You can find the code of this experiment here. If you do something interesting with it, please let me know. Thanks a lot for reading my post.

# Frankenstein

Remember me, remember me, but ah! forget my fate (Dido’s Lament, Henry Purcell)

A Voronoi diagramÂ divides a plane based on a set of original points. Each polygon, or Voronoi cell, contains an original point and all that are closer to that point than any other.

This is a nice example of a Voronoi tesselation. You can find good explanations of Voronoi diagrams and Delaunay triangulationsÂ here (in English) or here (in Spanish).

A grayscale image is simply a matrix where darknessÂ of pixel located in coordinates (i, j) is represented by the value of its corresponding element of the matrix:Â a grayscale image is a dataset. This is a Voronoi diagraman of Frankenstein:

To do it I followed the next steps:

2. Convert it to gray scale
3. Turn it into a pure black and white image
4. Obtain a random sample of black pixels (previous image corresponds to a sample of 6.000 points)
5. Computes the Voronoi tesselation

Steps 1Â to 3 were done with imager, a very appealingÂ package to proccess and analiceÂ images. Step 5 was done with deldir, also a convenientÂ package which computes Delaunay triangulation and the Dirichlet or Voronoi tessellations.

The next grid shows tesselations for sample size from 500 to 12.000 points and step equal toÂ 500:

I gathered all previous images in this gif created with magick, another amazing package of R I discovered recently:

This is the code:

```library(imager)
library(dplyr)
library(deldir)
library(ggplot2)
library(scales)

# Read and convert to grayscale

# This is just to define frame limits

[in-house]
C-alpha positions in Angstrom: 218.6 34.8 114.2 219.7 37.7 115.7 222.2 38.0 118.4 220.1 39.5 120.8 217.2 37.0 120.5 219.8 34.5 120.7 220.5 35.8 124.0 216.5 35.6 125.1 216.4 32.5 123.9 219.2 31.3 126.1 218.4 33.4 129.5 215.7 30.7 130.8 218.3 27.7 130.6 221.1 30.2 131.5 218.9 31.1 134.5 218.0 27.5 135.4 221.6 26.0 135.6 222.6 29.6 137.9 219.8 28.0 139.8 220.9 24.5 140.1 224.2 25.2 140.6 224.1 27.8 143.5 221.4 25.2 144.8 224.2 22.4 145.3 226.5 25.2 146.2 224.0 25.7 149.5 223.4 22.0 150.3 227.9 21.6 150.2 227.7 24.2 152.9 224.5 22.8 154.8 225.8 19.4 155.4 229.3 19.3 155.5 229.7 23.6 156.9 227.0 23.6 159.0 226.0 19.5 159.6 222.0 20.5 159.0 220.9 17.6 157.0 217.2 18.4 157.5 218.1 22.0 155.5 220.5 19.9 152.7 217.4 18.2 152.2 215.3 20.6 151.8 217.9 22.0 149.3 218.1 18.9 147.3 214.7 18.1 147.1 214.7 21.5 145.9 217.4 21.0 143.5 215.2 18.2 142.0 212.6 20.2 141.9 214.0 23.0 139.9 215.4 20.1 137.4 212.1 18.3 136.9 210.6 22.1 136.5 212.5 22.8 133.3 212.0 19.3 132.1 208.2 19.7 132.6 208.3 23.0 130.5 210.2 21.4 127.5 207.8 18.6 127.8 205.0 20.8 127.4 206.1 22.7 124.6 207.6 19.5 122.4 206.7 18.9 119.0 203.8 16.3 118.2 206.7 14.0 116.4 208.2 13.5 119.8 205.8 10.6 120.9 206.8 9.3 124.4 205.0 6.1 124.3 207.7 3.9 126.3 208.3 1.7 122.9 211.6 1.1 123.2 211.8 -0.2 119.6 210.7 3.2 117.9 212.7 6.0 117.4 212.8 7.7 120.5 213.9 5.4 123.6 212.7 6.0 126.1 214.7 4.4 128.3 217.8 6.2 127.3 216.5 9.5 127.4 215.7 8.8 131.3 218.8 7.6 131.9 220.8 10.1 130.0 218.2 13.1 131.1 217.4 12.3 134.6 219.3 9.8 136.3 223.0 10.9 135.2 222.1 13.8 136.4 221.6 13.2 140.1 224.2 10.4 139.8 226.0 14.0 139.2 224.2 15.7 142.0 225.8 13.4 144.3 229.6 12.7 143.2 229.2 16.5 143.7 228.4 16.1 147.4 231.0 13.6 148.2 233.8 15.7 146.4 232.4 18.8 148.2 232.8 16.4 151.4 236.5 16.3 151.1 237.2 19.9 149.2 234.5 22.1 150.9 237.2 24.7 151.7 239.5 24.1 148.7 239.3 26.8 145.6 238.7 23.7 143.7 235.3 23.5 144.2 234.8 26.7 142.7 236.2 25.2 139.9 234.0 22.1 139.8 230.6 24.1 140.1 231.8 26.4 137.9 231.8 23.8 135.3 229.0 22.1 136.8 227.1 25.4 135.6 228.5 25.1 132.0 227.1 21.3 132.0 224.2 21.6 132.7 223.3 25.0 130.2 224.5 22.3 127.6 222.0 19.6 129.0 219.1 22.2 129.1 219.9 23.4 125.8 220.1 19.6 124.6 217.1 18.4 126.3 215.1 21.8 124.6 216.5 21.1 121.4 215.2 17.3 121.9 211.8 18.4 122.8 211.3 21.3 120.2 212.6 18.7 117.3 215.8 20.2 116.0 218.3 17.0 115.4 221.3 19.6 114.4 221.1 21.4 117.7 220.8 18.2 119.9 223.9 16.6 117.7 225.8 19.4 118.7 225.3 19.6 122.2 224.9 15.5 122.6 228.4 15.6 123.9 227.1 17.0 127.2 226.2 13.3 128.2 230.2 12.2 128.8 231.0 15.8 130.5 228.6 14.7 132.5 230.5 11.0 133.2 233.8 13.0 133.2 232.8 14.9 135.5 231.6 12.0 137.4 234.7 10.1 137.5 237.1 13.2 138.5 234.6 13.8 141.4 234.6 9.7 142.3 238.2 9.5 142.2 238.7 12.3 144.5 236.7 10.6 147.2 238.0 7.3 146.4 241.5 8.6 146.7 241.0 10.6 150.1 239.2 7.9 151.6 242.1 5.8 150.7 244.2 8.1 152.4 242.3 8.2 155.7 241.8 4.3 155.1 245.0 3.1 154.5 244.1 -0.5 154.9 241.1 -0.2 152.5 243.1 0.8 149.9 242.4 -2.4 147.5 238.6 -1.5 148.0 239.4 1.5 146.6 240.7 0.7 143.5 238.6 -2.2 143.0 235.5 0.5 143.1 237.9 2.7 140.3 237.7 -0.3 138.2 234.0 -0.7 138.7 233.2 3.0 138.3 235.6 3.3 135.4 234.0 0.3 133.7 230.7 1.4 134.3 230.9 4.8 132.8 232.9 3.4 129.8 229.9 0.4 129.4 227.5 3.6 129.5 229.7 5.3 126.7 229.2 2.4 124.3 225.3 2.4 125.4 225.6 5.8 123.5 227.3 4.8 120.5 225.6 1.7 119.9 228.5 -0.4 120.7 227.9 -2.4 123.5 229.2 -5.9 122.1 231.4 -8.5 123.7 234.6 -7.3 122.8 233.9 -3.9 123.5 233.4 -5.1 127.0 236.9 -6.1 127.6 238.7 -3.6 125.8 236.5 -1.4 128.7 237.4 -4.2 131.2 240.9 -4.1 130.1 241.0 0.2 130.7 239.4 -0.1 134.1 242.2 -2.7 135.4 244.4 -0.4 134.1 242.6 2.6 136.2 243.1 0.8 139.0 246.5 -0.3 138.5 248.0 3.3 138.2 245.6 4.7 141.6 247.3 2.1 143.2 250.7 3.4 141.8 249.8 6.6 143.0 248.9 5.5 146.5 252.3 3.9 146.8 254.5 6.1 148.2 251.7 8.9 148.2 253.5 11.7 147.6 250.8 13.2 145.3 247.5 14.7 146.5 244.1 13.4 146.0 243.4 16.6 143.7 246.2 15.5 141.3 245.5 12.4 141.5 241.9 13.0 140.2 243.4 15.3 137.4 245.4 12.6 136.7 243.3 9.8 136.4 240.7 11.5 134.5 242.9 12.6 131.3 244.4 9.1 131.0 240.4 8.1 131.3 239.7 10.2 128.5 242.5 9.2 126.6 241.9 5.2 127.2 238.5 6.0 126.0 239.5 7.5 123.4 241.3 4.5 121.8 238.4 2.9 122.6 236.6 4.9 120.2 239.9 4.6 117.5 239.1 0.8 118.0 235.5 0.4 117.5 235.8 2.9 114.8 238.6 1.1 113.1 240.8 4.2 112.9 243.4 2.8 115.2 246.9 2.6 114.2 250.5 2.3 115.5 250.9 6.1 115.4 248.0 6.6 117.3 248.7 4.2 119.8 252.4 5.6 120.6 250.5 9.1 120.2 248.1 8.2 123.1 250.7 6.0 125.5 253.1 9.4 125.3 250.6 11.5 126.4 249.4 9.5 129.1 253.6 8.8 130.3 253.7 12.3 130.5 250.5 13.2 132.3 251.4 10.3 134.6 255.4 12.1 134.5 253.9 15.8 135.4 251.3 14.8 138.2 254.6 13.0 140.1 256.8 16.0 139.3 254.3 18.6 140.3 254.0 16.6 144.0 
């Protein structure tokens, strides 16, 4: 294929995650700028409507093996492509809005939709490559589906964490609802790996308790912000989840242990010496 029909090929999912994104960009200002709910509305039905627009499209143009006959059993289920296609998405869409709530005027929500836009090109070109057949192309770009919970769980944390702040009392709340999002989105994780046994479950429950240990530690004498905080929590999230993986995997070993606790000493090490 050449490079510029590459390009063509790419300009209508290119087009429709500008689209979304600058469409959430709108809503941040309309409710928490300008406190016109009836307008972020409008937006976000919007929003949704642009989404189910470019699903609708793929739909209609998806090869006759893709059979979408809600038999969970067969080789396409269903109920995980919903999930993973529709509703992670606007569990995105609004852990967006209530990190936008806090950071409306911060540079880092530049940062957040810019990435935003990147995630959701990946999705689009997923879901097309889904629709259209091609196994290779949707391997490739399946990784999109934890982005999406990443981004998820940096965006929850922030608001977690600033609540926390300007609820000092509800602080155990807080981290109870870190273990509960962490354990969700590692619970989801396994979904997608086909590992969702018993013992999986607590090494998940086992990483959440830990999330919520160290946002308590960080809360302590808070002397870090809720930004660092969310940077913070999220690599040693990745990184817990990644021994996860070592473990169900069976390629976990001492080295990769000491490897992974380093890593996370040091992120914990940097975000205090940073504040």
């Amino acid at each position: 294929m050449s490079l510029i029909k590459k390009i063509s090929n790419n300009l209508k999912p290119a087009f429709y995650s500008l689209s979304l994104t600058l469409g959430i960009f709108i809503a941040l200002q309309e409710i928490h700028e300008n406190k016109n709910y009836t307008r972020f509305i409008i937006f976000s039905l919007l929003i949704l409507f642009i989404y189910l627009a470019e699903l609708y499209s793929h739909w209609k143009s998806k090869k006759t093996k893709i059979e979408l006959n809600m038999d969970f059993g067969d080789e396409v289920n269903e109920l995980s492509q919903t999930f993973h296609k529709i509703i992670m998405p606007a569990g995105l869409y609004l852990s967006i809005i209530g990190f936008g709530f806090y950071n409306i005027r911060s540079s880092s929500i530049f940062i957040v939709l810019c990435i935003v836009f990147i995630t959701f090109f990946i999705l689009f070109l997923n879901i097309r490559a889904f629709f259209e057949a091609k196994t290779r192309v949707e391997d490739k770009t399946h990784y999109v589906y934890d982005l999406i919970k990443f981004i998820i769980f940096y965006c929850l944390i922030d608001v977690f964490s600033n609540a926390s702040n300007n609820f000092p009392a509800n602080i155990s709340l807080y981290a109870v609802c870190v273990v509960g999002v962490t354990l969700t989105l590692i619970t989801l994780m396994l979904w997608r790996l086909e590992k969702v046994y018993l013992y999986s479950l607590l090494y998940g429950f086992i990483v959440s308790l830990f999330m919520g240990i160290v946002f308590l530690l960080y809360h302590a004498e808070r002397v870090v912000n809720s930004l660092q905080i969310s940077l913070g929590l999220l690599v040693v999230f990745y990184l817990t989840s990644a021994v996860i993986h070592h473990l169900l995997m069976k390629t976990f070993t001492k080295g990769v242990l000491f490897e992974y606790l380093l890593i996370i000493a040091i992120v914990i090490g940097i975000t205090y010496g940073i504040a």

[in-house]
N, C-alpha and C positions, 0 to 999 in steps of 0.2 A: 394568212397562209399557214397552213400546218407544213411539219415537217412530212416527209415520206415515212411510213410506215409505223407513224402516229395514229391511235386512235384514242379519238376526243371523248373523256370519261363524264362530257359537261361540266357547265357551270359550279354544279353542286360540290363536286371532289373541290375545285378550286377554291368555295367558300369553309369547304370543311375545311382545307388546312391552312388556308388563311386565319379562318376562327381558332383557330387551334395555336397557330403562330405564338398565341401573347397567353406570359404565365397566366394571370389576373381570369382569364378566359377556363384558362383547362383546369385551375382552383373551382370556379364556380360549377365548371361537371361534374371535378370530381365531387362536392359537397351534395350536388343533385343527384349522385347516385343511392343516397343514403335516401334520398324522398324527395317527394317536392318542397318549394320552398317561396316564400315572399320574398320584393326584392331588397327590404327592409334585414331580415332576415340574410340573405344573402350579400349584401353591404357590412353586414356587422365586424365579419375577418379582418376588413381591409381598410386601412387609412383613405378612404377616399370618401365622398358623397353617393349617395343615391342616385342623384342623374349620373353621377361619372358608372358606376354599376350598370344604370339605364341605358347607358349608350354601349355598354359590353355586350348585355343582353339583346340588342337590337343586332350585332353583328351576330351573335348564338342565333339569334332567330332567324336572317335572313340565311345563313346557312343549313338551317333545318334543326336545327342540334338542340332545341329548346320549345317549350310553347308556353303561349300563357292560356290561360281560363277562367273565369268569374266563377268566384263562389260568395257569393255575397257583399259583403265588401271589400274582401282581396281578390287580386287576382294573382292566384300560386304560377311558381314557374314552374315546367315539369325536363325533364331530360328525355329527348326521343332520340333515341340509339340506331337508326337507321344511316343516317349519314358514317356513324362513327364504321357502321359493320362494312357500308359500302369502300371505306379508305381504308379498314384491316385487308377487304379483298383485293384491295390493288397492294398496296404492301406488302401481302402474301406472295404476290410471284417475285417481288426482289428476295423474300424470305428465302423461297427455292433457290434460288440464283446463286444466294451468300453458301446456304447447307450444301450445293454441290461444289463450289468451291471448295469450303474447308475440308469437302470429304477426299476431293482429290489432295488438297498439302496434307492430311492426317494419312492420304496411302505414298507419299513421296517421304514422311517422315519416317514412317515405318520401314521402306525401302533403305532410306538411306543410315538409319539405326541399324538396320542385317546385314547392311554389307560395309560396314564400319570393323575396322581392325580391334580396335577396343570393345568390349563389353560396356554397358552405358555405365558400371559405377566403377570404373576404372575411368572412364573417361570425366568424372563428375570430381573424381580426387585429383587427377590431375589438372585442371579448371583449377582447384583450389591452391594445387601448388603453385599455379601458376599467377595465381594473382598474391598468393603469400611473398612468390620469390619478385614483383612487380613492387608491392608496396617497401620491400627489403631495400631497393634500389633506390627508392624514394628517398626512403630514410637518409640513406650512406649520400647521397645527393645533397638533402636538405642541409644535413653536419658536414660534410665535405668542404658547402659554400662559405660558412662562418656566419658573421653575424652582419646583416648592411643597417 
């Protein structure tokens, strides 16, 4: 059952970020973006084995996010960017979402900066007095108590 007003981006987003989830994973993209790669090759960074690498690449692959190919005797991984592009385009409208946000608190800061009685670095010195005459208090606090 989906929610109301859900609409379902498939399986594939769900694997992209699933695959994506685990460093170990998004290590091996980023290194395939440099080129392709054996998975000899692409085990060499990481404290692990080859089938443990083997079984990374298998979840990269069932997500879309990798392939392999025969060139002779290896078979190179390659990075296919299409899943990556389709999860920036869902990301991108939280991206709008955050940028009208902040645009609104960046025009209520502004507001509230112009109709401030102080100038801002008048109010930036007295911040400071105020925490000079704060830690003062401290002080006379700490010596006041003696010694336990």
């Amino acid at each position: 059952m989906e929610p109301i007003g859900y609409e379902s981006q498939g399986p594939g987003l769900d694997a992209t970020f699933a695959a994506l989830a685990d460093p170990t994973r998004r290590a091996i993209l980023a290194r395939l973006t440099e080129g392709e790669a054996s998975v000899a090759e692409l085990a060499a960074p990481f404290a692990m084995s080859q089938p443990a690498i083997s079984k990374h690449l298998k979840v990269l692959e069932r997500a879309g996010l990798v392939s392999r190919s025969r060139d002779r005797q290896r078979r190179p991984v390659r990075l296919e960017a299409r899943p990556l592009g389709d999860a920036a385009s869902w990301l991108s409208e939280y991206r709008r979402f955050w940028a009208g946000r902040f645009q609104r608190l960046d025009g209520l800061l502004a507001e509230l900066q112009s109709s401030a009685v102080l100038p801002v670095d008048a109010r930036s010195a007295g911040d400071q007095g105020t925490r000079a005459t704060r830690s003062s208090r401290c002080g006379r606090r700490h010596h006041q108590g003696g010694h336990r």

x %>%
as.data.frame() %>%
group_by() %>%
summarize(xmin=min(x), xmax=max(x), ymin=min(y), ymax=max(y)) %>%
as.vector()->rw

# Filter image to convert it to bw
x %>%
threshold("45%") %>%
as.cimg() %>%
as.data.frame() -> df

# Function to compute and plot Voronoi tesselation depending on sample size
doPlot = function(n)
{
#Voronoi tesselation
df %>%
sample_n(n, weight=(1-value)) %>%
select(x,y) %>%
deldir(rw=rw, sort=TRUE) %>%
.\$dirsgs -> data

# This is just to add some alpha to lines depending on its longitude
data %>%
mutate(long=sqrt((x1-x2)^2+(y1-y2)^2),
alpha=findInterval(long, quantile(long, probs = seq(0, 1, length.out = 20)))/21)-> data

# A little bit of ggplot to plot results
data %>%
ggplot(aes(alpha=(1-alpha))) +
geom_segment(aes(x = x1, y = y1, xend = x2, yend = y2), color="black", lwd=1) +
scale_x_continuous(expand=c(0,0))+
scale_y_continuous(expand=c(0,0), trans=reverse_trans())+
theme(legend.position  = "none",
panel.background = element_rect(fill="white"),
axis.ticks       = element_blank(),
panel.grid       = element_blank(),
axis.title       = element_blank(),
axis.text        = element_blank())->plot

return(plot)
}

# I call the previous function and store resulting plot in jpeg format
i=5000
name=paste0("frankie",i,".jpeg")
jpeg(name, width = 600, height = 800, units = "px", quality = 100)
doPlot(i)
dev.off()

# Once all images are stored I can create gif
library(magick)
frames=c()
images=list.files(pattern="jpeg")

for (i in length(images):1)
{